On Wednesday Honolulu Mayor Kirk Caldwell chose the Waikiki Grass Shack Bistro in Kuhio Beach to announce the next phase of his plan to battle homelessness. Just two months ago the open-air trellis where the bistro is located was overrun by homeless, who had made it a perennial hang-out.
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"You couldn't sit at any of the picnic tables here," said the mayor. "They were occupied all the time by homeless people during the day."
The mayor pointed to the new bistro and two before-and-after pictures of Kalakaua Avenue as examples of how the city's stored property and sidewalk nuisance laws are working. The city has been contracting a seven-member team through the Department of Facility Maintenance to enforce the two laws, but starting July 1 a permanent crew will take over at a cost of $3,000 per day. Last year the city removed 148 tons worth of items, including 378 shopping carts.
"So we'll continue to enforce; we'll continue to keep the sidewalks clear and safe and passable for all the pedestrians," said Facility Maintenance director Ross Sasamura.
However, Caldwell now wants to go a step further by introducing two bills specific to the Waikiki Special District. One would make it a petty misdemeanor to defecate or urinate in public, while the other would outlaw lying down on sidewalks no matter the time of day.
"If it works here we'll look to take it to places like Chinatown, and other communities around the island," said the mayor. "No one person has a right to the sidewalk."
Caldwell has dubbed his plan to battle homelessness in Waikiki and other parts of Oahu "compassionate disruption." Police Chief Louis Silva said since the start of the year his officers have issued 788 citations to people in Waikiki who were sleeping in parks of illegally camping. Another 61 citations were handed out to people who were found to be living in vehicles. Silva denied charges his officers were specifically targeting the homeless.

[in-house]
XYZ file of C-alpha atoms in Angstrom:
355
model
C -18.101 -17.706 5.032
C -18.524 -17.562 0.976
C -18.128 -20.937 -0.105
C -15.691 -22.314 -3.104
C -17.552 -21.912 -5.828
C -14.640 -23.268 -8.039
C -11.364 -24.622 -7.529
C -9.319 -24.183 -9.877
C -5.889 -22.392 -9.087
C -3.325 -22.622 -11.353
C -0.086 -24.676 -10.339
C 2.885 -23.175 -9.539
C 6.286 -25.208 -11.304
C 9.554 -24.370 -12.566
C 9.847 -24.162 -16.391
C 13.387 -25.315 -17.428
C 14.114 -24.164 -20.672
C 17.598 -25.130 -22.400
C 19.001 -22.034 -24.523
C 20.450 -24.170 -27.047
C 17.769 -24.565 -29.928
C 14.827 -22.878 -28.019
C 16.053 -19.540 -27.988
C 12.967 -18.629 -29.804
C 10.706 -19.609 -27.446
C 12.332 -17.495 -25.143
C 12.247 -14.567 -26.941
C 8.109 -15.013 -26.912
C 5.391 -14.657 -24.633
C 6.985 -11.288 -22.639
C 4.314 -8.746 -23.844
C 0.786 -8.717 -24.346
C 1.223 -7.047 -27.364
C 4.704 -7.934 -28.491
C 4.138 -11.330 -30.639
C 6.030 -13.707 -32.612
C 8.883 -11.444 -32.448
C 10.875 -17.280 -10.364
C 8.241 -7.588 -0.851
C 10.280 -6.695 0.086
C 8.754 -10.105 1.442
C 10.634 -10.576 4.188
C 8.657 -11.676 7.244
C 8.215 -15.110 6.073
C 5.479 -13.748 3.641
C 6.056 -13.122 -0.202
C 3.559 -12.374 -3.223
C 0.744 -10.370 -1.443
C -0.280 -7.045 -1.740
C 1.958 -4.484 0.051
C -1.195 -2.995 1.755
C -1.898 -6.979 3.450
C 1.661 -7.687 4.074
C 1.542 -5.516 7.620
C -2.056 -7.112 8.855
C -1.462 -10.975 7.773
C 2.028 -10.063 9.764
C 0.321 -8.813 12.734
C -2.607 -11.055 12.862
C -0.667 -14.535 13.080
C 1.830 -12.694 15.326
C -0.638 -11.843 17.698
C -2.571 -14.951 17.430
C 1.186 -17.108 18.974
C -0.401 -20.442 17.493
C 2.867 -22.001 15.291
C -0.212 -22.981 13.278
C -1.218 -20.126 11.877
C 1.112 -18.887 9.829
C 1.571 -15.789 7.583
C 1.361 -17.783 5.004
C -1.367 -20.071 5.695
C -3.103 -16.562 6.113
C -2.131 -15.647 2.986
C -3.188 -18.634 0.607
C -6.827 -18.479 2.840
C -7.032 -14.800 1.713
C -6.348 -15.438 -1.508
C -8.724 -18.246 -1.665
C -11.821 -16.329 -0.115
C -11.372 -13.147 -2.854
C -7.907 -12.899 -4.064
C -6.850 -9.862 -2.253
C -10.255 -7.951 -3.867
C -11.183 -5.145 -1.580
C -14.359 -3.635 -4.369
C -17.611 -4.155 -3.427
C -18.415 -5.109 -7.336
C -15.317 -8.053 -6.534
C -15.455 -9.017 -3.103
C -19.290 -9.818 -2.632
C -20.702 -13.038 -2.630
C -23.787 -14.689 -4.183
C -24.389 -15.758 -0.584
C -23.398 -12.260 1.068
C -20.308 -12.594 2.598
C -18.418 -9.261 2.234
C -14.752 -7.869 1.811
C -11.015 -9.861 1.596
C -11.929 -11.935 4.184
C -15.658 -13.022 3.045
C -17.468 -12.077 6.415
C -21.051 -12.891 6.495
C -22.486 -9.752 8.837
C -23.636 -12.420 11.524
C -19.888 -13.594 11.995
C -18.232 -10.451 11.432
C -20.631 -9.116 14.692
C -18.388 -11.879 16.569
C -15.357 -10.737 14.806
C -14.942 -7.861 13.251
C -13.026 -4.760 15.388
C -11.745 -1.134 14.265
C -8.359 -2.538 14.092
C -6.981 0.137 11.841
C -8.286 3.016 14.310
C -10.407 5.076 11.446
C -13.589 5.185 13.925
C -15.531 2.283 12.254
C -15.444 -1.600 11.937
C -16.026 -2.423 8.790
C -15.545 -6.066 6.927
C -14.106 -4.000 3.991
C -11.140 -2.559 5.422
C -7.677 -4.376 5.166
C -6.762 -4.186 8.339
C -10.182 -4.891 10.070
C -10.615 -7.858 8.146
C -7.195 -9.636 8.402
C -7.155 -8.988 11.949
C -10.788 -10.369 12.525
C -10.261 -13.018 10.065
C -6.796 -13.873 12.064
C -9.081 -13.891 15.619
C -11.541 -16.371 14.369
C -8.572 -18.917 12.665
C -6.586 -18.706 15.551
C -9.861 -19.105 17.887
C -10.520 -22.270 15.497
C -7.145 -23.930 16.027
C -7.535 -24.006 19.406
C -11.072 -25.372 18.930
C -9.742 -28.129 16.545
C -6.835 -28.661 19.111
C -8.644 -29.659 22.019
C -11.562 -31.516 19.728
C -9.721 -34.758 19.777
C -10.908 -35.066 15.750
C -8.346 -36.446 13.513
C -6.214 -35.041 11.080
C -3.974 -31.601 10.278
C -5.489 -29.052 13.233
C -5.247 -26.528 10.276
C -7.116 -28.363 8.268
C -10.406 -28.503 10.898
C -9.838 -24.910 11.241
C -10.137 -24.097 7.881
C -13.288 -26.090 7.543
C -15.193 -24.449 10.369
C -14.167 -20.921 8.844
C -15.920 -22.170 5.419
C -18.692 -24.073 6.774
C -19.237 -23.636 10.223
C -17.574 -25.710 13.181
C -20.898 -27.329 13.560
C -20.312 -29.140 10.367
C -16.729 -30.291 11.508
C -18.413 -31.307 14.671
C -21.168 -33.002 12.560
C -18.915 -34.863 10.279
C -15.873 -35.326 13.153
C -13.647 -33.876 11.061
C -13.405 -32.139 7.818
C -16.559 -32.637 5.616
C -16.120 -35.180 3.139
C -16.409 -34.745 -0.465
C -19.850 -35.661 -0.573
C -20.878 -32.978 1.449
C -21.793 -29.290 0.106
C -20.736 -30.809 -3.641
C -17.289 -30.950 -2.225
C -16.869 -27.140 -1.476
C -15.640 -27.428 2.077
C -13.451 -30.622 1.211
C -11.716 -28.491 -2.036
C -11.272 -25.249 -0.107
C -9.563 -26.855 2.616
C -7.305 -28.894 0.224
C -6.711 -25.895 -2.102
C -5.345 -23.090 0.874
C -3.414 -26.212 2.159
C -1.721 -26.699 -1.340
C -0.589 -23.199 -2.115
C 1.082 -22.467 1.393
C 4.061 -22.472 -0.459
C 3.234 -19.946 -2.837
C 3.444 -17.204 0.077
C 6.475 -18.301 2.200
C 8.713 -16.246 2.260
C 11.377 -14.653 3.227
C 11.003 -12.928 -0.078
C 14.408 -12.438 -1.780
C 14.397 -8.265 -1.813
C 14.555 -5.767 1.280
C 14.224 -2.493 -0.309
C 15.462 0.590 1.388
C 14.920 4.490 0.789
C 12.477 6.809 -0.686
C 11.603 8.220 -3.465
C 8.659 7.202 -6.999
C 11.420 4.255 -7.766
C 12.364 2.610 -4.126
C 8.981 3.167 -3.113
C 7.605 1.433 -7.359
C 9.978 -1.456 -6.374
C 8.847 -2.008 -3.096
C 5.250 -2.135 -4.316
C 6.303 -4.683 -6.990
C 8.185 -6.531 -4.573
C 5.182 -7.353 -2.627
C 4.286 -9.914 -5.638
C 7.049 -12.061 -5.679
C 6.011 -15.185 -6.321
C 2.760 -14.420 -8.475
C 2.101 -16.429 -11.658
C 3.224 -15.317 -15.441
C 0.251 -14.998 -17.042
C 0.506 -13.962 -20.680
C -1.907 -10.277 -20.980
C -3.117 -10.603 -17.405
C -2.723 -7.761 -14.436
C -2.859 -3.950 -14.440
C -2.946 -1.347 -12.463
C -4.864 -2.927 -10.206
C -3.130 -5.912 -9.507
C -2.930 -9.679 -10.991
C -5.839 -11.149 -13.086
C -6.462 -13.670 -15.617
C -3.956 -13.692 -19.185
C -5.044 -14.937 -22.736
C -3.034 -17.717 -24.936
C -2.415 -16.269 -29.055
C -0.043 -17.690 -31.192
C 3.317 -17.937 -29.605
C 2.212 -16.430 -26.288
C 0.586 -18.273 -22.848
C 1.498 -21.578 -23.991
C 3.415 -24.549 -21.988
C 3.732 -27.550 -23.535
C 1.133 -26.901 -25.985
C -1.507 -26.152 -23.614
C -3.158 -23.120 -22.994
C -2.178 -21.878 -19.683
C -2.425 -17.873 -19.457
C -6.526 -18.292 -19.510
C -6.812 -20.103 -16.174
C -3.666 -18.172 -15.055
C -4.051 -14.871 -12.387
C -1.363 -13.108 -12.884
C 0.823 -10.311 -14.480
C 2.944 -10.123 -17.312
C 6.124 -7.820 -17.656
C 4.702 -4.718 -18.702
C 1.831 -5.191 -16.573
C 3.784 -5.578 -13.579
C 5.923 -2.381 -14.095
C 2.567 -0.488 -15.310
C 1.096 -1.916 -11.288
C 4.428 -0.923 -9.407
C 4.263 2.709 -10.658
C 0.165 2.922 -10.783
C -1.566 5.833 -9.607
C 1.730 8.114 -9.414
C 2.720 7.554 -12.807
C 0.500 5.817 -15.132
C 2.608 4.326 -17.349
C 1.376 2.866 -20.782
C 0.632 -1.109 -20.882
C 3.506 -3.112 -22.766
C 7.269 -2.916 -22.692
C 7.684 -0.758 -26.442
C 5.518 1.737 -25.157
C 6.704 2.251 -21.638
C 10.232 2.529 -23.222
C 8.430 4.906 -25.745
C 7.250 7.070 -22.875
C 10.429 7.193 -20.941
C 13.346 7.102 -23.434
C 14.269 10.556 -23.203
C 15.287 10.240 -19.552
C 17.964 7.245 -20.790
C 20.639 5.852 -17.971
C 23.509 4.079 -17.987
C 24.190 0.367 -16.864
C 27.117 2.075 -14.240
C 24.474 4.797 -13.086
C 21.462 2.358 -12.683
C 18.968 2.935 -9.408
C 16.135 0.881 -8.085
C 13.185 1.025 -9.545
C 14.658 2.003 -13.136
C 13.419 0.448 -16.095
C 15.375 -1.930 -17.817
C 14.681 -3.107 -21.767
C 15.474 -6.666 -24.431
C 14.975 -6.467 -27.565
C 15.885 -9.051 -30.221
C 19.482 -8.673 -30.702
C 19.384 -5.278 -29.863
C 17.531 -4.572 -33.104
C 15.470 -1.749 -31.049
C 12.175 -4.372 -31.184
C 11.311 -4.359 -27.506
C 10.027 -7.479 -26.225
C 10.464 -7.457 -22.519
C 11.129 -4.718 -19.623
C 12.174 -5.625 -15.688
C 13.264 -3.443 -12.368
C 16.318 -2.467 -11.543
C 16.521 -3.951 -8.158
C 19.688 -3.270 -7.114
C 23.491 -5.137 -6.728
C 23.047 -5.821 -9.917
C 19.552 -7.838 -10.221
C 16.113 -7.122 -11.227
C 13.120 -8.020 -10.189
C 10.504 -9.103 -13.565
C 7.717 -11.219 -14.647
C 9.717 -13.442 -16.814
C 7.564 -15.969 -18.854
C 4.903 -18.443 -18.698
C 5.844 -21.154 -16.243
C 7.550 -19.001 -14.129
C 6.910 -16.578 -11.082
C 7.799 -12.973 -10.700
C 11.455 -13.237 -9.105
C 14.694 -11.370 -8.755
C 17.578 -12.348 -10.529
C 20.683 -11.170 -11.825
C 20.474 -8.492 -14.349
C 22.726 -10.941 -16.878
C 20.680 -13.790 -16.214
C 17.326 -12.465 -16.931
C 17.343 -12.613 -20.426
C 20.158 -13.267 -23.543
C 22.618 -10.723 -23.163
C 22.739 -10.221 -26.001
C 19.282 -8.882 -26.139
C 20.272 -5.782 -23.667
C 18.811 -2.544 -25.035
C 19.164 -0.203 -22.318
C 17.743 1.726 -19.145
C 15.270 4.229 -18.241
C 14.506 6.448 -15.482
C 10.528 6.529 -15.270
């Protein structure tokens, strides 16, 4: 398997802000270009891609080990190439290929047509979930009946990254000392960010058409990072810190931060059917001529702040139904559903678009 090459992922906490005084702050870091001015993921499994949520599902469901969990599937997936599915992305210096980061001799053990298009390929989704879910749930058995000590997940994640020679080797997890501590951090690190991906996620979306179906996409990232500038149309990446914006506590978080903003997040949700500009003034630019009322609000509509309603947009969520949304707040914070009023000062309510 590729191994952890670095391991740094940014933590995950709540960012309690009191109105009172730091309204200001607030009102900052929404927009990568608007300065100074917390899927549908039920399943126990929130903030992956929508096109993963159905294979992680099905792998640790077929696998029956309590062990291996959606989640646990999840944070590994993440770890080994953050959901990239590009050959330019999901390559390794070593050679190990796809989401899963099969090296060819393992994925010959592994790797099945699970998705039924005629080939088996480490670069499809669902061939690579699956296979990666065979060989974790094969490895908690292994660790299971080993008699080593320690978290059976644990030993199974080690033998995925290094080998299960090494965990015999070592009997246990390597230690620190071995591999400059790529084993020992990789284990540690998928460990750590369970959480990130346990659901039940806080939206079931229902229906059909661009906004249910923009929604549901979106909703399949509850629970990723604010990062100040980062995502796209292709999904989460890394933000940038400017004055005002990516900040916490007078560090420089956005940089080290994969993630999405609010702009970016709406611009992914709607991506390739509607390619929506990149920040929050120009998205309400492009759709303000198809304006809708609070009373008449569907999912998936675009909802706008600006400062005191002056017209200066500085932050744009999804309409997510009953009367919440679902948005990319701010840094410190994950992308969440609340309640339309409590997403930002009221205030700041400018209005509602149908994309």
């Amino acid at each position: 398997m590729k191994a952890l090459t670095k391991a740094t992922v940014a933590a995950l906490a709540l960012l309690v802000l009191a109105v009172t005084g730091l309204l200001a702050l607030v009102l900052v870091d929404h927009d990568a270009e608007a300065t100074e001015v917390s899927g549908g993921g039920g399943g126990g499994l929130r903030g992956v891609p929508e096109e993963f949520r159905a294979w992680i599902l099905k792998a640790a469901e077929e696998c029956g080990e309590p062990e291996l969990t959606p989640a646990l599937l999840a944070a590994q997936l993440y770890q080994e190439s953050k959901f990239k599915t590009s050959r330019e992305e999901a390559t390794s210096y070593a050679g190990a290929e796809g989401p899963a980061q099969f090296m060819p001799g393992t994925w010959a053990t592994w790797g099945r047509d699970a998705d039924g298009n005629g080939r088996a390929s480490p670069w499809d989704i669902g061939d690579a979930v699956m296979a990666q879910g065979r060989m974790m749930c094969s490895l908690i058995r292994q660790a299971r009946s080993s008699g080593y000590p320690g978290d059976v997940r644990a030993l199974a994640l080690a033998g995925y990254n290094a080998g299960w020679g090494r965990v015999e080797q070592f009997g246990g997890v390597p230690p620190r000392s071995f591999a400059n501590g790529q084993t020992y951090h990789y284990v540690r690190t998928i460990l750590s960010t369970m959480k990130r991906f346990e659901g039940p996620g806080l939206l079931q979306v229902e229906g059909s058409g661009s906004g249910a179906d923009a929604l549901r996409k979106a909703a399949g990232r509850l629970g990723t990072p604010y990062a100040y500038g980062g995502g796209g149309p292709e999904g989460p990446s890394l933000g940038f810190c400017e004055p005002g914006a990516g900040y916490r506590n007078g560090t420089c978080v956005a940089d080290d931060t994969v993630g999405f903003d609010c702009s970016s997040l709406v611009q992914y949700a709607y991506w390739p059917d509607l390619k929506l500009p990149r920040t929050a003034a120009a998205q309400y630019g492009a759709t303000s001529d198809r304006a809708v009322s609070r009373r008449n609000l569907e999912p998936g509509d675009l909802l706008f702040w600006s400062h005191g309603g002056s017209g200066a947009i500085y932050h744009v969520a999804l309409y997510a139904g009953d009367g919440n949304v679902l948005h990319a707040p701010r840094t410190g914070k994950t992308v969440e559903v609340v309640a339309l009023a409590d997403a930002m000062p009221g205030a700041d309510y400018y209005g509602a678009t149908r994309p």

"It's not a crime to be homeless, but when the criminals who happen to be homeless violate the law, that's when law enforcement gets involved," said the police chief.
As far as compassion, the mayor said $47.2 million set aside by the city council could create as many as 440 units to help remove the homeless from city streets.
$32 million in general obligation bonds will be used to acquire and renovate 200 to 250 units for Housing First clients and mixed-income families and individuals in Waikiki, Chinatown and Leeward Oahu. Another $12.2 million from the Affordable Housing Fund is set aside for 80 studio-type Housing First units in Waikiki and elsewhere, and $3 million in general funds will go toward 110 placements of the chronically homeless.
Housing First is a program that finds shelter for homeless persons before they receive treatment for drug addiction or mental illness.
Caldwell said his administration may purchase entire buildings with the $32 million in general obligation bonds, or seek a more scattered approach where the city buys or leases individual units at various locations for the Housing First program. The mayor acknowledged there could be pushback from residents that don't want a drug-addicted homeless person moving in next door, but said he doesn't want to create "ghettos" and being part of a community helps homeless individuals transition back into society.
"Each individual has to be willing to accept someone living in their community, whether it be on a floor of their building or in their neighborhood to get better," said Caldwell. "Otherwise, we don't solve that problem."